The New York Times Learning Network recently publicized their Annual Spring Found Poetry Contest to celebrate poetry during the month of April. Students choose two articles and select phrases from each article to create a found poem. The contest is for students 13-19, and the Learning Network will publish students’ writing in their contest comment section. Using a few of my favorite tools, I wrote my found poem from today’s news.
1) First, I went to the NY Times, and selected a news story from the World news section and one from the U.S. news section.
2) I used the Chrome extension CleanPrint to eliminate the photos within the article and to send each article to my Google Drive as a text document.
3) I opened each article in my Drive. Using the Texthelp Study Skills add-on, I highlighted phrases I found to be powerful. Once I finished with the first article, I selected the “collect my highlights” feature. My highlights were sent to a new document in my Drive.
4) I repeated the process with the second article, but this time I chose a different highlight color.
5) I copied the highlights from the second Collected Highlights document into the the first Collected Highlights document.
6) I rearranged the phrases to create the found poem.
7) I turned off the highlights, so all a reader would see is text.
I have written found poetry with my students as a way to help with understanding of a difficult text and as a way to create a powerful theme. Found poetry is also an avenue to bridge creative writing with any content. There is something powerful about a text born from a text. The end result is often impressive. I have produced a found poem in a variety of ways. Today, I thought I would experiment with the process. I really appreciated the ability to bring an article into my Drive, and I loved the features of Texthelp Study Skills add-on: the ability to highlight and collect those highlights into a new document without copying and pasting one by one. I am not sure I will use this process to write another found poem, but I will most definitely use the extension and add-on together.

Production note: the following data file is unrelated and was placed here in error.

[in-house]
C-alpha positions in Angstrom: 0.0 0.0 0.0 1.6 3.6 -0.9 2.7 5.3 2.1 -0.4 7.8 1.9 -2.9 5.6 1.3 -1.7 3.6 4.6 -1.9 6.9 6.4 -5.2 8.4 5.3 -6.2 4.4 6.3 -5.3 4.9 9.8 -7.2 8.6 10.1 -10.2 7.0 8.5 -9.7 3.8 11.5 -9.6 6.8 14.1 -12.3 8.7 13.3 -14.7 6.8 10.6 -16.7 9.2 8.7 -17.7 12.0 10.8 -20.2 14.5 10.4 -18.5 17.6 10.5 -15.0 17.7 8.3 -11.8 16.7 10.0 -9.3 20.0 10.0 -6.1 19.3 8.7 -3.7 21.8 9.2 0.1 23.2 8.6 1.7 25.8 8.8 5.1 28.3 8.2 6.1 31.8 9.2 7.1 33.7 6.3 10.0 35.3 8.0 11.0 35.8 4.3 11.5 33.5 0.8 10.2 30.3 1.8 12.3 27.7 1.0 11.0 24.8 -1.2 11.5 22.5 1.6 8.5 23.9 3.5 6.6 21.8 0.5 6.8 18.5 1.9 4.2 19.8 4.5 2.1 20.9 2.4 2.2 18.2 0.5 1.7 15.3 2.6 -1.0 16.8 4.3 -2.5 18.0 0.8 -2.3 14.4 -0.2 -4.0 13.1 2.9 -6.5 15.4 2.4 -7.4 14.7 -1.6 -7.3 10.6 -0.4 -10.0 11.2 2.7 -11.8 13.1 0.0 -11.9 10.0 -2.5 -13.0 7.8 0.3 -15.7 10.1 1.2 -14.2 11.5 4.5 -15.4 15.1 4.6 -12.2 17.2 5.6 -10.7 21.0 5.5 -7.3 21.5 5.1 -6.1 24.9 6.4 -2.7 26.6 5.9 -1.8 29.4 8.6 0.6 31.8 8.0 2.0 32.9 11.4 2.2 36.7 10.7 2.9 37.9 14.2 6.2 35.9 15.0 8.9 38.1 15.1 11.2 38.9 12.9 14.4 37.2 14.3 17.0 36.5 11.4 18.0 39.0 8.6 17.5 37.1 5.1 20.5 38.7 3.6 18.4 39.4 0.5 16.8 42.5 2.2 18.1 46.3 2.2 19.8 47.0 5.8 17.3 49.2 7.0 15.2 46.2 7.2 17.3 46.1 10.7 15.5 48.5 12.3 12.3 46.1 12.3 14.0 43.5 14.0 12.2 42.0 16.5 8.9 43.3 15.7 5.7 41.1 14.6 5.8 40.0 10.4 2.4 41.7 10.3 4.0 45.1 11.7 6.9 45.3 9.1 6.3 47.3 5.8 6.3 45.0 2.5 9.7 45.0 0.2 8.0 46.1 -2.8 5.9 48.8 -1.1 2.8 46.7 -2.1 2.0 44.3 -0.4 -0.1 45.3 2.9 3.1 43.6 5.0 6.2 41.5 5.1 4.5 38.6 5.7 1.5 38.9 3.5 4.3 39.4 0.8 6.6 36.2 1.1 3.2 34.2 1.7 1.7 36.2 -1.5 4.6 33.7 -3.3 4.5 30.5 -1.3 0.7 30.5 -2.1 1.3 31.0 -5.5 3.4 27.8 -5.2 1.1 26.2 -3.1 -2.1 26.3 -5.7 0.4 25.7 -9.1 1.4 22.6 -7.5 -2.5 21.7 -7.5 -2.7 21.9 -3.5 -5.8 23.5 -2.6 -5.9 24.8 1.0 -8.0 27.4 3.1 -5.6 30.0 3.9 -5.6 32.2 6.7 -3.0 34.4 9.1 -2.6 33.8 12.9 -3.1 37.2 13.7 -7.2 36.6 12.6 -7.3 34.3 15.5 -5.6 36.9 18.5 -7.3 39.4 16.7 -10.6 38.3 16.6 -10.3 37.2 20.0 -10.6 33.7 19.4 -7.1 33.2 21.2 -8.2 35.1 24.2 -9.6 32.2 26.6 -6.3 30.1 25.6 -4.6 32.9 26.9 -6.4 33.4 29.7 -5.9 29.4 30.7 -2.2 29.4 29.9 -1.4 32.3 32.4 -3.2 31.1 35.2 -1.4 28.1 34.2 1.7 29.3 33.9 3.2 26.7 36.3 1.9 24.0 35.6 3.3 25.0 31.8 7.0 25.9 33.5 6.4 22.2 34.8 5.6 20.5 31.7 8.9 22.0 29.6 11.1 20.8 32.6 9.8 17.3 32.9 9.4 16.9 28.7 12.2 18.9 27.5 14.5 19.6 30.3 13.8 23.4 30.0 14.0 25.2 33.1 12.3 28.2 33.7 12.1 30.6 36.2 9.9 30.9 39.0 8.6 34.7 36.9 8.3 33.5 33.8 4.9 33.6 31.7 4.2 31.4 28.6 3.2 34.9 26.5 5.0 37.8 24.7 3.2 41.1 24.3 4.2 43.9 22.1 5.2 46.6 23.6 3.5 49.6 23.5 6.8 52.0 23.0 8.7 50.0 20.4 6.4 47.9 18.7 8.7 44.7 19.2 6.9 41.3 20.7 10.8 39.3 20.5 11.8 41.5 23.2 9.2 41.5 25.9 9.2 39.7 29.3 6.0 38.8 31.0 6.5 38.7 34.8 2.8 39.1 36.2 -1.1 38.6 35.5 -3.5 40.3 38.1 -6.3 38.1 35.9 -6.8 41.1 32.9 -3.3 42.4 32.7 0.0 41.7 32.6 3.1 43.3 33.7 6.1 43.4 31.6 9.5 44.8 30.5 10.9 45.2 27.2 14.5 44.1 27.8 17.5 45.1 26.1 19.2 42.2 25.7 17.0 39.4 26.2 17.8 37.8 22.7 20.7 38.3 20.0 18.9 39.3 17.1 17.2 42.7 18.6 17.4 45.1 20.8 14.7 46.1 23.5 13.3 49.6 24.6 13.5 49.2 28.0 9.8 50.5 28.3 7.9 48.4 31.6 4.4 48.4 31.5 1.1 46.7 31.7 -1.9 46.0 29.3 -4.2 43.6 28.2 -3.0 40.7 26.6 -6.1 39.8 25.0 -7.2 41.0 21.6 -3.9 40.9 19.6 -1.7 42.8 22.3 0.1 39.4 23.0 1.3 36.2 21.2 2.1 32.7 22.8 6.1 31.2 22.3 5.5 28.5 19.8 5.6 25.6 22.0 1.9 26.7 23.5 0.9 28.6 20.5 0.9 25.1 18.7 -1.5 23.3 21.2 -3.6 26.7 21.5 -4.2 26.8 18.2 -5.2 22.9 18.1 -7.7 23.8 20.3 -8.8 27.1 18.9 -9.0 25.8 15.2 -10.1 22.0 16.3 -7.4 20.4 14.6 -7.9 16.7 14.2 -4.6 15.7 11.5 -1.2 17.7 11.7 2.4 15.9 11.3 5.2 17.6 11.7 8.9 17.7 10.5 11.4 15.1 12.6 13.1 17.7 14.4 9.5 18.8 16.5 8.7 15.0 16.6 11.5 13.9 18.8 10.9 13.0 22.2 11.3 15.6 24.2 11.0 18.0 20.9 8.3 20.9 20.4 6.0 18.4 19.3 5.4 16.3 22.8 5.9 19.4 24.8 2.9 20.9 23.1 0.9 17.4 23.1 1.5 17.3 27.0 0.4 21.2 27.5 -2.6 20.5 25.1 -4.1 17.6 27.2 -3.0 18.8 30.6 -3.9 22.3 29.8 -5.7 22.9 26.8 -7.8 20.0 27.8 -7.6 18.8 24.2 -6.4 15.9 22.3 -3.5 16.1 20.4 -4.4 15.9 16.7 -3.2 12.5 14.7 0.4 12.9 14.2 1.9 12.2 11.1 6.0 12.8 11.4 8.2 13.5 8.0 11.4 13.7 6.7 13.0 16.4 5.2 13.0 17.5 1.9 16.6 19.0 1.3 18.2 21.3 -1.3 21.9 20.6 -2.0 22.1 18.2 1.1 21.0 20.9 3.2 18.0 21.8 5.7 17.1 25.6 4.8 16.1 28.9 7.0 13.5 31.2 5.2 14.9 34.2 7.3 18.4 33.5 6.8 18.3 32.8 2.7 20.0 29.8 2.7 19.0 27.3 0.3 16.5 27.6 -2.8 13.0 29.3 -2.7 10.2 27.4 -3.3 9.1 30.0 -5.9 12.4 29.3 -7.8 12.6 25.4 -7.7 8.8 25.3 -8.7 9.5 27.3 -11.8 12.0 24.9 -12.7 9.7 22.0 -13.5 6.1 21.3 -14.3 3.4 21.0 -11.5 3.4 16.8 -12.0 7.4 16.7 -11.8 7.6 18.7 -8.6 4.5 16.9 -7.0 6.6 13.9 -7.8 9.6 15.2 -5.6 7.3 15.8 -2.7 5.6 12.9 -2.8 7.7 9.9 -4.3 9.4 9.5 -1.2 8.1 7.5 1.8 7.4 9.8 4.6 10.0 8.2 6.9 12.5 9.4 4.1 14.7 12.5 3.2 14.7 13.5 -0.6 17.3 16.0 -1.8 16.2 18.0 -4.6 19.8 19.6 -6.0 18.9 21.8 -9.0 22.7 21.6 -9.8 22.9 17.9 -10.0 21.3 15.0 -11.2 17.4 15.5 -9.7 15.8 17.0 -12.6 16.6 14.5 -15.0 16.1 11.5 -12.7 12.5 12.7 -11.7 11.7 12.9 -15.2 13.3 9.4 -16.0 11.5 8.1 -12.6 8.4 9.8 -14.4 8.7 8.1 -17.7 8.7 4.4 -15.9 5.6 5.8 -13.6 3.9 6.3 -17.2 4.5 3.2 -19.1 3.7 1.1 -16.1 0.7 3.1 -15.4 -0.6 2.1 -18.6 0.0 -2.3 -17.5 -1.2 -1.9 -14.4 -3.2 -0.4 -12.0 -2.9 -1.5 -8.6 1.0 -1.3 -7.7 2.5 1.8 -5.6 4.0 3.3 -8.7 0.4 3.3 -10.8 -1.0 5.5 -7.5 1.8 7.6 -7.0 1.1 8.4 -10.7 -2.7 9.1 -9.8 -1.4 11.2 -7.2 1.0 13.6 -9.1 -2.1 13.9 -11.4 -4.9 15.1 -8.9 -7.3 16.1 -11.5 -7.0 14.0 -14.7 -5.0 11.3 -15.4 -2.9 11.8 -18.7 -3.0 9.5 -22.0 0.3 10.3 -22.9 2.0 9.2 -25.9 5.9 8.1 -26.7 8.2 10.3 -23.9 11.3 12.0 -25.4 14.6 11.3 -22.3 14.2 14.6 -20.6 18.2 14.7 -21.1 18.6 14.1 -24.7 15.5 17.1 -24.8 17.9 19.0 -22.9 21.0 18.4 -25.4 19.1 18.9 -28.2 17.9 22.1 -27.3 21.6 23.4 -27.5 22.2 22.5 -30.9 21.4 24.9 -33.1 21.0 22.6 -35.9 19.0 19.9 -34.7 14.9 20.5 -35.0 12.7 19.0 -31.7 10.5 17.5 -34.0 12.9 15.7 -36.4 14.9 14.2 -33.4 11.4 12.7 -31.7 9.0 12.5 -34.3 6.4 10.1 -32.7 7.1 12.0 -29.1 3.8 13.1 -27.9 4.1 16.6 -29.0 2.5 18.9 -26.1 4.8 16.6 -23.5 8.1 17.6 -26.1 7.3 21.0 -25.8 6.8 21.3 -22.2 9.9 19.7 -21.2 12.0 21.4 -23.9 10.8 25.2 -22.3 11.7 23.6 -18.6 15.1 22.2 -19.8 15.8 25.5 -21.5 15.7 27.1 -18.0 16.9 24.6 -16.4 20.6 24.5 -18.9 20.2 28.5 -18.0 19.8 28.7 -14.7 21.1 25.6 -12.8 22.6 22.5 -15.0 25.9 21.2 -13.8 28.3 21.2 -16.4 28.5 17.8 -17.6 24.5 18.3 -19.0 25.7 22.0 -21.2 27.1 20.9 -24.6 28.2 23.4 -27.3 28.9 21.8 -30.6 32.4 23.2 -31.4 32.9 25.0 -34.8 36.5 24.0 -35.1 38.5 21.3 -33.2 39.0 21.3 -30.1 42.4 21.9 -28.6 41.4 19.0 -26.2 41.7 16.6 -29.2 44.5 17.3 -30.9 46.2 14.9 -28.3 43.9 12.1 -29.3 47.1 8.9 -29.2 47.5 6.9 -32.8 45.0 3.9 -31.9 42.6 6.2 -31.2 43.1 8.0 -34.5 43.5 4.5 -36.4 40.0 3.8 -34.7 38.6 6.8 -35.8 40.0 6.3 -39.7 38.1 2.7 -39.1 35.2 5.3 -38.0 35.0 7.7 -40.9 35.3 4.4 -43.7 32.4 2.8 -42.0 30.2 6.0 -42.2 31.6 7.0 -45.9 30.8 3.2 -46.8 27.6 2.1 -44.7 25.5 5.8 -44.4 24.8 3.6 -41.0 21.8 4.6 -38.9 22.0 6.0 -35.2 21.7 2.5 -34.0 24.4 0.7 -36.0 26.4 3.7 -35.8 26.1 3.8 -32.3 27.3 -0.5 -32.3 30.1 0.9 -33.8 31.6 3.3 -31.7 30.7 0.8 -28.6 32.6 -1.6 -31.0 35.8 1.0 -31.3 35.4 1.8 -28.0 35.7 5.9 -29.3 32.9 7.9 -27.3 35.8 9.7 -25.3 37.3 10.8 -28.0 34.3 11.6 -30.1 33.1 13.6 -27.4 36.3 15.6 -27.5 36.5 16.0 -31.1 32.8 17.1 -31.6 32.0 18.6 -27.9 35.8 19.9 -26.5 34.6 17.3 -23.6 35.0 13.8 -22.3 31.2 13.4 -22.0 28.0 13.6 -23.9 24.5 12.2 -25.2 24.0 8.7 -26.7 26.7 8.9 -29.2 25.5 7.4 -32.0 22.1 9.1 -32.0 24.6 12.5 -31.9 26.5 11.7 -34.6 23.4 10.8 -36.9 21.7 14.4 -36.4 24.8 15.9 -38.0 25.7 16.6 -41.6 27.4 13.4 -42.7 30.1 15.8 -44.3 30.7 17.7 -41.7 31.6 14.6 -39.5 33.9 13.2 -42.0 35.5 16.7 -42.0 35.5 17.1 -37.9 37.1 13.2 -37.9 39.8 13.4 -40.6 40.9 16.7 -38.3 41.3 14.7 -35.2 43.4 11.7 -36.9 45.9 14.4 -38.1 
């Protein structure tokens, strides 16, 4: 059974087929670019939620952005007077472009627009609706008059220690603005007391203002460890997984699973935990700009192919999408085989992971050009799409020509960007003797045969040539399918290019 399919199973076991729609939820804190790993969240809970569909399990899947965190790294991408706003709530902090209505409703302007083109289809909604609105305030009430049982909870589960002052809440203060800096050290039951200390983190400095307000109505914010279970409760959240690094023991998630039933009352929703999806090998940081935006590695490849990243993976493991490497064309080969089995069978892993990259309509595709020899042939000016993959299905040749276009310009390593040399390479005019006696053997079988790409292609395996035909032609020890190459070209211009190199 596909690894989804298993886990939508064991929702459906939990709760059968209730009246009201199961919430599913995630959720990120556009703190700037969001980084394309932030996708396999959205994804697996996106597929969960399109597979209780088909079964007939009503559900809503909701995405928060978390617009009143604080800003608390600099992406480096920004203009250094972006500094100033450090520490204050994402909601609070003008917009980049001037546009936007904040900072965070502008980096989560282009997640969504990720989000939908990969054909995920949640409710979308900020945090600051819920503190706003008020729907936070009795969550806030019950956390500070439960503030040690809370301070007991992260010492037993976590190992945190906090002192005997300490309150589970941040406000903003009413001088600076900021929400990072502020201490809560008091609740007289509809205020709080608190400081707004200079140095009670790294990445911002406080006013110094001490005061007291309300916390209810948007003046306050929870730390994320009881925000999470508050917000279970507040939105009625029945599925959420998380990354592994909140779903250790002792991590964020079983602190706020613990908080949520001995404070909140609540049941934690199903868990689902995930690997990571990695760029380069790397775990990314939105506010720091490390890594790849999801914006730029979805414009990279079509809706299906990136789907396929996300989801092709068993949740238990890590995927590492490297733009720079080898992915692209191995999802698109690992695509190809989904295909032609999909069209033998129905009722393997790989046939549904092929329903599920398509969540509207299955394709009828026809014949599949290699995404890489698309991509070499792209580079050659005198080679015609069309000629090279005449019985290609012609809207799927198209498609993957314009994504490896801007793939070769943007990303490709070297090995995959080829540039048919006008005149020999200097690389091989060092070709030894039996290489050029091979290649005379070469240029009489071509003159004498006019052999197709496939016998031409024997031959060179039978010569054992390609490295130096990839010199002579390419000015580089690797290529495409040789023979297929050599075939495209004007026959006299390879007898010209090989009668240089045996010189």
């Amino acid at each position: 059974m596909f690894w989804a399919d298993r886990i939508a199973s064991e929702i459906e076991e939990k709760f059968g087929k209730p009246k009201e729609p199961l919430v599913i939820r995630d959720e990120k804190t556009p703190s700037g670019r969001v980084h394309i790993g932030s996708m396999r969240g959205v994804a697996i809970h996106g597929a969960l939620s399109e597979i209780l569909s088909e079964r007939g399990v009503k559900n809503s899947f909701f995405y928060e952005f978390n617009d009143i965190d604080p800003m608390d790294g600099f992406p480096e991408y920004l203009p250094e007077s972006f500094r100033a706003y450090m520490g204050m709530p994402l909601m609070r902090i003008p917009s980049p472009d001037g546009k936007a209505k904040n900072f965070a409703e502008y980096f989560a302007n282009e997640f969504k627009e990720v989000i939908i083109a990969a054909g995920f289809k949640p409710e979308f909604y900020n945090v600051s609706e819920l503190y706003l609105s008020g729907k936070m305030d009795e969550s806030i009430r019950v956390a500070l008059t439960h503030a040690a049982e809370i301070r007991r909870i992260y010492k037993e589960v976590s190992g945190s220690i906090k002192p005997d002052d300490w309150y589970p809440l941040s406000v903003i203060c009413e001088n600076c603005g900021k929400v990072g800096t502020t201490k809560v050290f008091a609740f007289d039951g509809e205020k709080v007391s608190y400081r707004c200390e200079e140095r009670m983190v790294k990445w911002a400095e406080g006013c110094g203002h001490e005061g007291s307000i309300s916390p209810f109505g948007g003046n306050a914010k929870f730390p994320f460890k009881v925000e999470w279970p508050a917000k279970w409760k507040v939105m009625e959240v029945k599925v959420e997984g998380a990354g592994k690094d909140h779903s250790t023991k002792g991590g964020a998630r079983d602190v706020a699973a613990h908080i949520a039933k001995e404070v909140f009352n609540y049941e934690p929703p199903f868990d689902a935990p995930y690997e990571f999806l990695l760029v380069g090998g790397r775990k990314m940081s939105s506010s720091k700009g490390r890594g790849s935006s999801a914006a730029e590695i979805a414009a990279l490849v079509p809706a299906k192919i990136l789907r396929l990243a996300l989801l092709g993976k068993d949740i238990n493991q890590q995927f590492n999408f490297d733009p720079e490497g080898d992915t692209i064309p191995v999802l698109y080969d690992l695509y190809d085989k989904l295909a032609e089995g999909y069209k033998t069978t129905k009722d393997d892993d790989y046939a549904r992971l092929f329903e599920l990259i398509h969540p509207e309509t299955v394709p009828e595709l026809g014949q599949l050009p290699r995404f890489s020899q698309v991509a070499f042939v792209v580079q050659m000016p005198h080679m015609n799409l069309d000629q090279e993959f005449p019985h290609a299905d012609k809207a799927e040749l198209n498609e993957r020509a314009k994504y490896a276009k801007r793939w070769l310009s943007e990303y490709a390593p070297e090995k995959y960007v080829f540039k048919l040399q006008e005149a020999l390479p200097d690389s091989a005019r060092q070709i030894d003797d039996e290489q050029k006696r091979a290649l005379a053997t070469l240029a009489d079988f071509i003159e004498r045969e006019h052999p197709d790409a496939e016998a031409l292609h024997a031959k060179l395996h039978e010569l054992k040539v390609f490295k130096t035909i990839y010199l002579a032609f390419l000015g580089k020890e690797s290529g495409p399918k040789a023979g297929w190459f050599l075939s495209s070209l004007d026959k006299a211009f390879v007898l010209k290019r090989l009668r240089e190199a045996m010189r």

And now…my poem
After disasters wading into the raging river
allowed to live from dawn to dusk
heartbreaking choices and impossible hopes
rights repeatedly have been significantly weakened
regulations are a patchwork utterly inadequate
not one of us actually wants to live here
a powerful storm destroyed
restricting the right to build, to survive
ability to challenge
a matter of global justice
the power to prohibit
storm surges increase